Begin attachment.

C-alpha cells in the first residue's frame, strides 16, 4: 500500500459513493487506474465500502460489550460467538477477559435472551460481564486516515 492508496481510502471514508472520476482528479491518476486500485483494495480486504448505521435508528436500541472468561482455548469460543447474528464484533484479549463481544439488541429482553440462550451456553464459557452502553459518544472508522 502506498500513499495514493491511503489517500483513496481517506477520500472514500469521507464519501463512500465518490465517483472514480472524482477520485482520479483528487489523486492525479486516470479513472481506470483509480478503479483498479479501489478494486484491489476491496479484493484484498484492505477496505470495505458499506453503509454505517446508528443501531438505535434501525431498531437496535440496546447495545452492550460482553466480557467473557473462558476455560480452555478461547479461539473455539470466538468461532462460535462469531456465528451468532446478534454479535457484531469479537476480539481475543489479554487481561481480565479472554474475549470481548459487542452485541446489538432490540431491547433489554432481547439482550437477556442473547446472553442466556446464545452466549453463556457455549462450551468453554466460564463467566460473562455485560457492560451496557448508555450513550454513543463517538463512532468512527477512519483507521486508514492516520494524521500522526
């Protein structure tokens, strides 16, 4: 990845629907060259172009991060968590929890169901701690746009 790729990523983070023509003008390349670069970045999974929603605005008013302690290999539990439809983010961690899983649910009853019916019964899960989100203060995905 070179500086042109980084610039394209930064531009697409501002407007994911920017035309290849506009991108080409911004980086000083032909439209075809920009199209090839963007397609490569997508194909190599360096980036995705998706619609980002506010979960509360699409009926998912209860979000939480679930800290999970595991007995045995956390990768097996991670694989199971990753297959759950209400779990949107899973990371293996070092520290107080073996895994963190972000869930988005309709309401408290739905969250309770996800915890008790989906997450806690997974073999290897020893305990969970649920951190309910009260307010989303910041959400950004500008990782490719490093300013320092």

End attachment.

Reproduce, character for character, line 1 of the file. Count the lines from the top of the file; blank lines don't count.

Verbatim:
C-alpha cells in the first residue's frame, strides 16, 4: 500500500459513493487506474465500502460489550460467538477477559435472551460481564486516515 492508496481510502471514508472520476482528479491518476486500485483494495480486504448505521435508528436500541472468561482455548469460543447474528464484533484479549463481544439488541429482553440462550451456553464459557452502553459518544472508522 502506498500513499495514493491511503489517500483513496481517506477520500472514500469521507464519501463512500465518490465517483472514480472524482477520485482520479483528487489523486492525479486516470479513472481506470483509480478503479483498479479501489478494486484491489476491496479484493484484498484492505477496505470495505458499506453503509454505517446508528443501531438505535434501525431498531437496535440496546447495545452492550460482553466480557467473557473462558476455560480452555478461547479461539473455539470466538468461532462460535462469531456465528451468532446478534454479535457484531469479537476480539481475543489479554487481561481480565479472554474475549470481548459487542452485541446489538432490540431491547433489554432481547439482550437477556442473547446472553442466556446464545452466549453463556457455549462450551468453554466460564463467566460473562455485560457492560451496557448508555450513550454513543463517538463512532468512527477512519483507521486508514492516520494524521500522526